the boundaries of
by William H. Ward, MD
Each year, the Advocacy and Issues Committee of the Resident and Associate Society of the American College of Surgeons (RAS-ACS) hosts a symposium at the Clinical Congress that
features a debate on timely and controversial issues relevant to
surgical training and practice. Based on input from RAS-ACS
members across the nation, this year’s topic was Exploring the
Limits of Surgeon Disclosure: Where Are the Boundaries?
Over the last several decades, health care has undergone a
seismic shift toward increasing transparency, disclosure, and an
overall focus on patient-centered care. With this change in the
physician-patient relationship and the clear rejection of surgical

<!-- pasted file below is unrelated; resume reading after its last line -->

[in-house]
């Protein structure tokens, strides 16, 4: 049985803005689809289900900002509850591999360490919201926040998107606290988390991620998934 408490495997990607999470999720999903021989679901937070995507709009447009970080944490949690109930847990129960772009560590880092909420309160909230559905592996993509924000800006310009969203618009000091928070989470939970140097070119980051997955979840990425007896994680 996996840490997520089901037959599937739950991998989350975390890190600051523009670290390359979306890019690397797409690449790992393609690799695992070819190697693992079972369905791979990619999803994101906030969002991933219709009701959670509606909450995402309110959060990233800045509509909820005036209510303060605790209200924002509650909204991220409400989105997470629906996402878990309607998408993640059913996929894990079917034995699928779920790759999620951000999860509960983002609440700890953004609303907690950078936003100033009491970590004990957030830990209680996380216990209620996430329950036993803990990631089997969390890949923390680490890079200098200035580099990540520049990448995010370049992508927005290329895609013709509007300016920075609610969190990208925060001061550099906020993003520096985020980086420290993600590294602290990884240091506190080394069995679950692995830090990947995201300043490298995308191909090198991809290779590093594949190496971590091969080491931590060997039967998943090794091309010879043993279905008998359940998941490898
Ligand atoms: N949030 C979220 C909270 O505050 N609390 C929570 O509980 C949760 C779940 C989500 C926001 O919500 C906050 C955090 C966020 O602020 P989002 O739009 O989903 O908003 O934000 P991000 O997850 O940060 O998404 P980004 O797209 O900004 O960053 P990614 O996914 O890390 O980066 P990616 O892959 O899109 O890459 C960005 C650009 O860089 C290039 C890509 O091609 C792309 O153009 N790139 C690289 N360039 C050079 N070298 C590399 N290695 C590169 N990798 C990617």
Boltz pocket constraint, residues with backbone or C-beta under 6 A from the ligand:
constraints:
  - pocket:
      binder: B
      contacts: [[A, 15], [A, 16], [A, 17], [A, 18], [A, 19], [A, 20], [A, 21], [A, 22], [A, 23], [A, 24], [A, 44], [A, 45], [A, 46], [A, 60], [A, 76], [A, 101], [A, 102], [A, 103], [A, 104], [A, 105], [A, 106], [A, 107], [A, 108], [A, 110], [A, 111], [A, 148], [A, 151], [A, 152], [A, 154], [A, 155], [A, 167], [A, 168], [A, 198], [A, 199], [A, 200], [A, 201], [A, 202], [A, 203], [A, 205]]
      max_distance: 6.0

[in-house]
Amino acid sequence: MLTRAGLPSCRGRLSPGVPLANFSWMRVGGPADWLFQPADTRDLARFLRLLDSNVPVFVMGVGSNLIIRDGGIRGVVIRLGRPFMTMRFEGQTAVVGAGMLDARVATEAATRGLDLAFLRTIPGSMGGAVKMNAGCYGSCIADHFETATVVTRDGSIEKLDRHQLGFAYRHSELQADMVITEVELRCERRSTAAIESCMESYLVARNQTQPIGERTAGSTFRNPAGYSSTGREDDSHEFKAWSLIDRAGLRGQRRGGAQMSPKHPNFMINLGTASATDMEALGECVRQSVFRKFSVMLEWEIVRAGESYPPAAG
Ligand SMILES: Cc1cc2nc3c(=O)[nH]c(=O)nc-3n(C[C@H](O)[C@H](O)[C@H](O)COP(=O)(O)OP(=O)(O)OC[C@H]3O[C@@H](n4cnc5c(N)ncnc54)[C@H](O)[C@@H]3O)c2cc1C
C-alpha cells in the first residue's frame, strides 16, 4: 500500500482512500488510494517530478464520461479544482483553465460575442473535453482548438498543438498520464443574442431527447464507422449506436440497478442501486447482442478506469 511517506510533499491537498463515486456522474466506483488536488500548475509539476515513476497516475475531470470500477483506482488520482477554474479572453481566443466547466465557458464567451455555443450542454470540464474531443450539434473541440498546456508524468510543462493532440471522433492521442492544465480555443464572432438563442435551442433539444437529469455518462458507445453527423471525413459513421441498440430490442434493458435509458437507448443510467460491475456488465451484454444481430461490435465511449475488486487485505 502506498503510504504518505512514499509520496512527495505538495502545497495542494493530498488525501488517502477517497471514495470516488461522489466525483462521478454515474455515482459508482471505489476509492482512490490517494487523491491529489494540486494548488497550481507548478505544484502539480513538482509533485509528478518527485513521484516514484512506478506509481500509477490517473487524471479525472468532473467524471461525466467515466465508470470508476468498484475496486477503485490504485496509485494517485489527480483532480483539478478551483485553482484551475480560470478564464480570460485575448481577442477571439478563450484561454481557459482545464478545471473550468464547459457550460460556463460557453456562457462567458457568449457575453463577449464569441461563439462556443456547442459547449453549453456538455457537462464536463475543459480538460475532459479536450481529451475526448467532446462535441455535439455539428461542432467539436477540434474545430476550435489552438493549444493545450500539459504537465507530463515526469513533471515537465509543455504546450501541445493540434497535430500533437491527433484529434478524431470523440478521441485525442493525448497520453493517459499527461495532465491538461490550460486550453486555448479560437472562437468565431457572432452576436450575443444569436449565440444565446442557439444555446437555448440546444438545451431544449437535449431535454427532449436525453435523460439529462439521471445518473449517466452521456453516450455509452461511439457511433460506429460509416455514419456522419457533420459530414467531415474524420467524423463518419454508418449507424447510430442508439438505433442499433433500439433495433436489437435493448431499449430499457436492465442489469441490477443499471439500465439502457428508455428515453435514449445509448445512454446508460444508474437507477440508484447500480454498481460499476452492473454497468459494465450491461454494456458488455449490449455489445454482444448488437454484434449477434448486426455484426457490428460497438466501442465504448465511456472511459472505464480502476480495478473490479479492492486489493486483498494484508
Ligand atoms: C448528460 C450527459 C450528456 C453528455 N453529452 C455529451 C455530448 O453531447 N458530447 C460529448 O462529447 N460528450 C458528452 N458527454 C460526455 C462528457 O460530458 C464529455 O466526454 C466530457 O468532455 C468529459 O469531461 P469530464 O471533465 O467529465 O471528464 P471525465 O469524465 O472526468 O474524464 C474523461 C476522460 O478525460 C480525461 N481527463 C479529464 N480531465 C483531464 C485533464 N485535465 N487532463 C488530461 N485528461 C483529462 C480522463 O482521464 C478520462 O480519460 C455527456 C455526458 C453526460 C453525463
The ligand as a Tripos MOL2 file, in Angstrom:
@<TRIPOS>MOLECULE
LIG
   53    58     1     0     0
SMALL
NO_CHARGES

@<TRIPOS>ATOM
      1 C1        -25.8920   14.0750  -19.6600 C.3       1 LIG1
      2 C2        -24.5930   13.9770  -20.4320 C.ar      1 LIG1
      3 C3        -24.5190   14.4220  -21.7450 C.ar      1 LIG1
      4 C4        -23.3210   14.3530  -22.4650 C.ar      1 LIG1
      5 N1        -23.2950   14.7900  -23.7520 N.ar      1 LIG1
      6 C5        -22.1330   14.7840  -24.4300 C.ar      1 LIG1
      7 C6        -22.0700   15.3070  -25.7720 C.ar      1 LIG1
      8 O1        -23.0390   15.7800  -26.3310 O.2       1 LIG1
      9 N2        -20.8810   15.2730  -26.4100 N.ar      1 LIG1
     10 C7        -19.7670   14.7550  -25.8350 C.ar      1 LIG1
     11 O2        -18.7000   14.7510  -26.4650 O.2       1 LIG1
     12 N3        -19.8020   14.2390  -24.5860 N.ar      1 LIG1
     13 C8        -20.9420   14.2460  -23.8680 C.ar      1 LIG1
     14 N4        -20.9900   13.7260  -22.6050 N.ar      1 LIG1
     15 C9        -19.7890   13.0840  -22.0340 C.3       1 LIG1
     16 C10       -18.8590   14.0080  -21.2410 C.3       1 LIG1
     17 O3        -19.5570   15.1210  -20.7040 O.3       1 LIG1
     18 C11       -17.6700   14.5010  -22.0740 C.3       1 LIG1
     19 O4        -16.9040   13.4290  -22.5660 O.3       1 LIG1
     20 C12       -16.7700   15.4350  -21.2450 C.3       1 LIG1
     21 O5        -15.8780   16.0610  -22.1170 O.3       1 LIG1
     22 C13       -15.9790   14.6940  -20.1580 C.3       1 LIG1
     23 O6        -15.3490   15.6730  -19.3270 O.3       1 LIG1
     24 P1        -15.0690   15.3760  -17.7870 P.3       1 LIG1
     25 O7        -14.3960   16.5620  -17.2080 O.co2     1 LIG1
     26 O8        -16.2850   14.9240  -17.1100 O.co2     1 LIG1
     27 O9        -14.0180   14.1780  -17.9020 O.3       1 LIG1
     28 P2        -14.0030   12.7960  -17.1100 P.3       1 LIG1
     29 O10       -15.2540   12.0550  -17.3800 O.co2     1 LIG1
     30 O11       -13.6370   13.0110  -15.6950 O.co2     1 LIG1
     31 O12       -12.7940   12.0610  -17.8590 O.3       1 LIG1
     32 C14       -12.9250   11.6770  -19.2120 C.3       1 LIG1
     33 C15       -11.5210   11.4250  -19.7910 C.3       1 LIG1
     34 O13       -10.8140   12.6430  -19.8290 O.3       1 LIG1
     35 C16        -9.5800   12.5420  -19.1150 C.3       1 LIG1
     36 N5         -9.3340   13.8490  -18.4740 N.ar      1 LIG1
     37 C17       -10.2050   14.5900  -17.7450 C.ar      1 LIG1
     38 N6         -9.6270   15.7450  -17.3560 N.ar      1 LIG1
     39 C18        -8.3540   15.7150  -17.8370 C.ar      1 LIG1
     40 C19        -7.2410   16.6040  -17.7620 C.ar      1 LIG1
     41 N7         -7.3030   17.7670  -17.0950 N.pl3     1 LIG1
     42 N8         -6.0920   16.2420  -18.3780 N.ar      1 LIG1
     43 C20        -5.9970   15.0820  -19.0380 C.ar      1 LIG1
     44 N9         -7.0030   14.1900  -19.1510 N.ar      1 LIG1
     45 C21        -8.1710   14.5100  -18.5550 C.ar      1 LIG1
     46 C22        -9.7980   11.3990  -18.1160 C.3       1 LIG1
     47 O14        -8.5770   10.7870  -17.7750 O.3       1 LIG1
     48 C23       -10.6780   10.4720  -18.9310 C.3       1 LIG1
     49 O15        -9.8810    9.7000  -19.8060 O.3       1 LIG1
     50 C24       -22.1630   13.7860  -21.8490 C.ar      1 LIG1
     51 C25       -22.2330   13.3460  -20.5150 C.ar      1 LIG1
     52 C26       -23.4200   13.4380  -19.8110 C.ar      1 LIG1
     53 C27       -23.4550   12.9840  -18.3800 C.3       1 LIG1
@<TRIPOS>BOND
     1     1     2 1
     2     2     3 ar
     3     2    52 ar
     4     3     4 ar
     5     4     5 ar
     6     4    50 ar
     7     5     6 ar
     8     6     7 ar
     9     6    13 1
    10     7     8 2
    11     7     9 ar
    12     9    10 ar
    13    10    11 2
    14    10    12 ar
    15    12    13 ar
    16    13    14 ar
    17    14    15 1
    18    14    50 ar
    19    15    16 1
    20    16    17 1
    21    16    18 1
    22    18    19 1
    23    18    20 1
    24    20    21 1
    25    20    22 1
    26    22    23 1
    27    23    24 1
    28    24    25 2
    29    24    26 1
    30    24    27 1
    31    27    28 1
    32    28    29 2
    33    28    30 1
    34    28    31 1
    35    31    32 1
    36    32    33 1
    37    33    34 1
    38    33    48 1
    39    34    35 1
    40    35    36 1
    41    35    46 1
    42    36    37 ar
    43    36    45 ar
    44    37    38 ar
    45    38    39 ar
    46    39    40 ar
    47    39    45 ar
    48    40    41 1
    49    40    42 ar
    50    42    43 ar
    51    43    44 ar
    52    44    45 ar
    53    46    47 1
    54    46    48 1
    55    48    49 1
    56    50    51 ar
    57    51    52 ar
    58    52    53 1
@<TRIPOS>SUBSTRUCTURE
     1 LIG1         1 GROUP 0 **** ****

paternalism by society, patients, and physicians alike, the traditional boundaries between surgeon and patient have changed.
Some patient advocates and physicians demand full disclosure of
these formerly “personal” aspects of a surgeon’s practice, whereas
others defer such disclosure to the individual surgeon’s judgment,
guided by the principles of professionalism. Given the interest in
this topic among patients, legislators, and the media, it is clear
that if surgeons do not lead the discussion, third parties will ultimately decide the outcome of this debate.
Resident members of the RAS-ACS participated in this discussion by submitting essays about the challenges and opportunities
associated with surgeon disclosure, and the winners of the essay
competition were given the opportunity to participate in a live
debate at the ACS Clinical Congress 2016 in Washington, DC.
Following are the winning essays on this topic. ♦